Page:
|Subject: MI: Militia
leader's confession to Indonesian investigation
BBC Summary of World Broadcasts February 14, 2000, Monday
Militia leader gives evidence of Indonesian military's role in killings
Excerpts from report by Indonesian newspaper 'Media Indonesia' web site on 11th February
The commission investigating human rights violations in East Timor has finally completed the report of its findings. The evidence was so convincing that accusations of physical violence and threats to kill were included. After questioning dozens of witnesses who were civilian officials in East Timor, and militia, police and TNI [Indonesian National Military Forces] personnel of various ranks, the commission was convinced that serious human rights violations occurred in East Timor.
The testimony of one witness (suspect) to the commission supports the view that they were aided and assisted with training, weapons and money by the Indonesian military. The following is the confession of a man suspected of involvement in human rights abuses as given to the commission.
[Q] What important positions have you held?
[A] In 1974-1976 I was the commander of a 216-strong group fighting for integration with Indonesia ... But up until East Timor separated from Indonesia, I was in the BRTT [East Timor People's Front] Security Council...
[Q] At that stage were militia groups already being formed?
[A] It's difficult for me to answer that question. I experienced 24 years of continuous war. Maybe ABRI [Indonesian Armed Forces] was tired of fighting Falintil or placed too much trust in us to do it. Basically they gave us weapons every year.
[Q] Did you receive weapons at the end of 1998 or the beginning of 1999?
[A] We received weapons directly from SGI [joint intelligence unit]. Each commander took delivery of his own quota of weapons, and some took them home to their own districts.
[Q] What about 1999? [A] In the last few months, I also received weapons, but I was ordered to store them at the Military District Command. On 25th March, the SGI commander himself and Bambang plus six of their men delivered the weapons to my house in Ermera.
[Q] How many weapons?
[A] 300. But I couldn't take delivery of them all because there wasn't enough storage space. I told them to store them at the Military District commander's house. At the same time I was summoned by the East Timor governor.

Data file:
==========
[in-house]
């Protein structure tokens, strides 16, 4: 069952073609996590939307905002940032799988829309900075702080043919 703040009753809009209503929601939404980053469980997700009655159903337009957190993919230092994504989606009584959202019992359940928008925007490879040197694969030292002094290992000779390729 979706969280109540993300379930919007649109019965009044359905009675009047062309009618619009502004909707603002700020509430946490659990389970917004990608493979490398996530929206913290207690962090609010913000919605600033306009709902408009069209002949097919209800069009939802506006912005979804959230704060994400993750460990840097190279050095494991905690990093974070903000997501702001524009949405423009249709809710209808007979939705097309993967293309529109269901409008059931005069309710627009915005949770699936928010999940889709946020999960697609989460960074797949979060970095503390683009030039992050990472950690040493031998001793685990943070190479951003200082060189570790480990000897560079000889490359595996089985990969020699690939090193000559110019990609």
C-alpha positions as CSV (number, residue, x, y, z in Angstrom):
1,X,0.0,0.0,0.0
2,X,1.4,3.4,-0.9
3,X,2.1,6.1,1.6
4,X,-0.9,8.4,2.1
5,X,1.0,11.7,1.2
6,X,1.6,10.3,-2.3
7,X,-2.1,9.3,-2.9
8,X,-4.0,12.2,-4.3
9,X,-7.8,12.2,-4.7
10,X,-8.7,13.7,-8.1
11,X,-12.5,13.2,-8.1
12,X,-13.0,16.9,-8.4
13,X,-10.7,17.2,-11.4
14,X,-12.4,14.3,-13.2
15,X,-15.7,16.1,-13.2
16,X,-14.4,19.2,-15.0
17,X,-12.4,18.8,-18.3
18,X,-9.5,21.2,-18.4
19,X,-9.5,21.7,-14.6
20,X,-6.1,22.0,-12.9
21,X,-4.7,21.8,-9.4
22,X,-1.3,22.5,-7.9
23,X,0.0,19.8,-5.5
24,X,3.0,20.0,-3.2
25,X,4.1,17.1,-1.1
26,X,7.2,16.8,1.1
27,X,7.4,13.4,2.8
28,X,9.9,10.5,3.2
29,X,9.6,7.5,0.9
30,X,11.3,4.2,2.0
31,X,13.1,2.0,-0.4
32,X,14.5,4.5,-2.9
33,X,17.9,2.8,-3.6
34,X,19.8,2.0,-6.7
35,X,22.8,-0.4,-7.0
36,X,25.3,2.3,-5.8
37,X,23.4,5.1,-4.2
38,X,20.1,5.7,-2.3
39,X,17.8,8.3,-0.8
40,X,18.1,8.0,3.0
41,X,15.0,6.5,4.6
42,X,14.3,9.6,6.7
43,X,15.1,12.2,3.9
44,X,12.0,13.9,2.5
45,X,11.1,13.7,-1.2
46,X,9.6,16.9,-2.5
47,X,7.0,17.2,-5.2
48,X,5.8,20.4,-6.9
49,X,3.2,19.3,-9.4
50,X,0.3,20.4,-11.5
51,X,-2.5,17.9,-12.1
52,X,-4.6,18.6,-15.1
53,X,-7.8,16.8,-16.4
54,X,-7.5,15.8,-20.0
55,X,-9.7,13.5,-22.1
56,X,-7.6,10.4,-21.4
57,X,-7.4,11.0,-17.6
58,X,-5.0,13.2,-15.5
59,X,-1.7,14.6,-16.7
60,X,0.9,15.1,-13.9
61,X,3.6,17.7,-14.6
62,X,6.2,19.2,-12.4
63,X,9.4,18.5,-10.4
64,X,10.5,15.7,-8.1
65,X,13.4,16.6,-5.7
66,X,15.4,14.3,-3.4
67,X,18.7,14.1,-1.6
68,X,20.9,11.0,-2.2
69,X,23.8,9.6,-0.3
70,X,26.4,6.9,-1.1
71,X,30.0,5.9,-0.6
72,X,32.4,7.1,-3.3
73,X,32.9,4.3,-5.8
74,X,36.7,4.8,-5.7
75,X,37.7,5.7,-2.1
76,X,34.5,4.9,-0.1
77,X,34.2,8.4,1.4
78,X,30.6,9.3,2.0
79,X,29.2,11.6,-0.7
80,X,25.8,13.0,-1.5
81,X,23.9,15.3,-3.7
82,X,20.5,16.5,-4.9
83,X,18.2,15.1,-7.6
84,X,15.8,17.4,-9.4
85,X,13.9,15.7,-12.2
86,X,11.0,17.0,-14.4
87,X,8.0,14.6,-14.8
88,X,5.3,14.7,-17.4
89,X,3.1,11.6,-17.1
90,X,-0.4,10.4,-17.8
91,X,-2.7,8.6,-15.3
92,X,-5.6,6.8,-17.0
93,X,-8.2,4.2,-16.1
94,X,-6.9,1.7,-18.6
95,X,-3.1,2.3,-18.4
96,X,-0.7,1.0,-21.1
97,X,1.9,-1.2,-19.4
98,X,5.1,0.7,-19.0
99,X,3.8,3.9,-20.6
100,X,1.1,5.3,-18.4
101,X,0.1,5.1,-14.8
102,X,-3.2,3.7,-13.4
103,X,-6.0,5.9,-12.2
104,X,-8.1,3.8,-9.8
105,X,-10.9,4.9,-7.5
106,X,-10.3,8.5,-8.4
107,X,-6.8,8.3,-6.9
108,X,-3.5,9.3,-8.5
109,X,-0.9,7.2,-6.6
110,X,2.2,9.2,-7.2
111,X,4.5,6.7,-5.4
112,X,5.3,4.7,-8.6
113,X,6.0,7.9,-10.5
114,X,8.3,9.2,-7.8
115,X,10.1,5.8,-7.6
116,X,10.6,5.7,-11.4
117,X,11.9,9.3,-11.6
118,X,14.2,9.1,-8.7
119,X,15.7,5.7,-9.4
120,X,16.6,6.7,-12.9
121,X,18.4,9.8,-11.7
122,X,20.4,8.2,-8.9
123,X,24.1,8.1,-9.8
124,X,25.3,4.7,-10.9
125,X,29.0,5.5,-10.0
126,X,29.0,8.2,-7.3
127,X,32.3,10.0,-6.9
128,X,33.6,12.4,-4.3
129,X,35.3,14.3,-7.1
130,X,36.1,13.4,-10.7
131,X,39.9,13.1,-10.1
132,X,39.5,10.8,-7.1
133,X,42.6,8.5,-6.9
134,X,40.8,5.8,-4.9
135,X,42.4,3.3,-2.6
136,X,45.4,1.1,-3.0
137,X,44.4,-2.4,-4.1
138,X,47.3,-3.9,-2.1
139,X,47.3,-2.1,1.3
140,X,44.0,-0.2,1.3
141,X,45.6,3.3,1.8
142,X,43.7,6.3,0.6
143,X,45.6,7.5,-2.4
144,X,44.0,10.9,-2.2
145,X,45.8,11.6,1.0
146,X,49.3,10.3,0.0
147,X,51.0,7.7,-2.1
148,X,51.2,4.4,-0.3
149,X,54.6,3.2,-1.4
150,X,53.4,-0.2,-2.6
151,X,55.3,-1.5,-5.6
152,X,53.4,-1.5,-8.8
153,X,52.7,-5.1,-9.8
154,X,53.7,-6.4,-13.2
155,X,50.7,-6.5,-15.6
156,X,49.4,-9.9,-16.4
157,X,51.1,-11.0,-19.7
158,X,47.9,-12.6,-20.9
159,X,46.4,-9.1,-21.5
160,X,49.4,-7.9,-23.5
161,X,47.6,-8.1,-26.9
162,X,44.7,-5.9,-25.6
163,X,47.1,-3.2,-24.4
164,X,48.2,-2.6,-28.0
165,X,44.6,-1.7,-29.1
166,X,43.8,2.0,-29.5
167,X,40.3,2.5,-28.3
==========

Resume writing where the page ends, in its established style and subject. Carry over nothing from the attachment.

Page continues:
[Q] What kind of weapons?
[A] Many different kinds. At that time they gave us SKs, AR-16, AK-47. Plus rifles. I think the rifles were made in Bandung. But the AK and SKs, they were Russian.
[Q] How were they distributed? [A] The militia didn't need to write reports; we just used some from the Military District Command [MDC] because the SGI and Tribuana members who were from Kopassus [Army Special Forces] were based at the MDC. They wore plain clothes. If we needed money, we just asked.
[Q] Was the militia free? [A] The militia was free - we could burn, arrest, kill - it was up to us...
[Q] Were the weapons distributed in Ermera? [A] I had no militia forces in Ermera. But after I went to Jakarta on the 6th, on the 10th [as received] a regional assembly (DPRD) level II member Antonio Lima was murdered. Several days later two young children were also murdered. The people began to panic.
[Q] Is it clear this was carried out by the militia? [A] It was militia. But it was militia from the Military District Command, not those from the hills or the villages.
[Q] Were there military personnel who became militia? [A] Many. Those who were known as militia were in front while the ones behind were elite troops in Aitarak uniforms.
[Q] Did you know of any plans to carry out massacres in East Timor after February such as the Liquica case? [A] It would be better if you asked Joao Tavares that question but I knew myself that this had been planned for us to carry out. The aim was to threaten and place pressure on those who wanted independence. Maybe this way we could have changed them but what happened instead was resentment among the people.
[Q] Therefore who carried out these murders? [A] The murders in February 1999 were carried out by militia groups Besi Merah Putih [Red and White Iron] and Halilintar [Thunder] from Suai, Maliana and Liquica. Actually this problem and the issue of the 3,250 refugees had already been conveyed to those at the Muspida [Regional Leaders Conference] but they said, "It is the Security Disturbance Movement (GPK) they are against, whether they want to die or do something else, it's up to them," he said...
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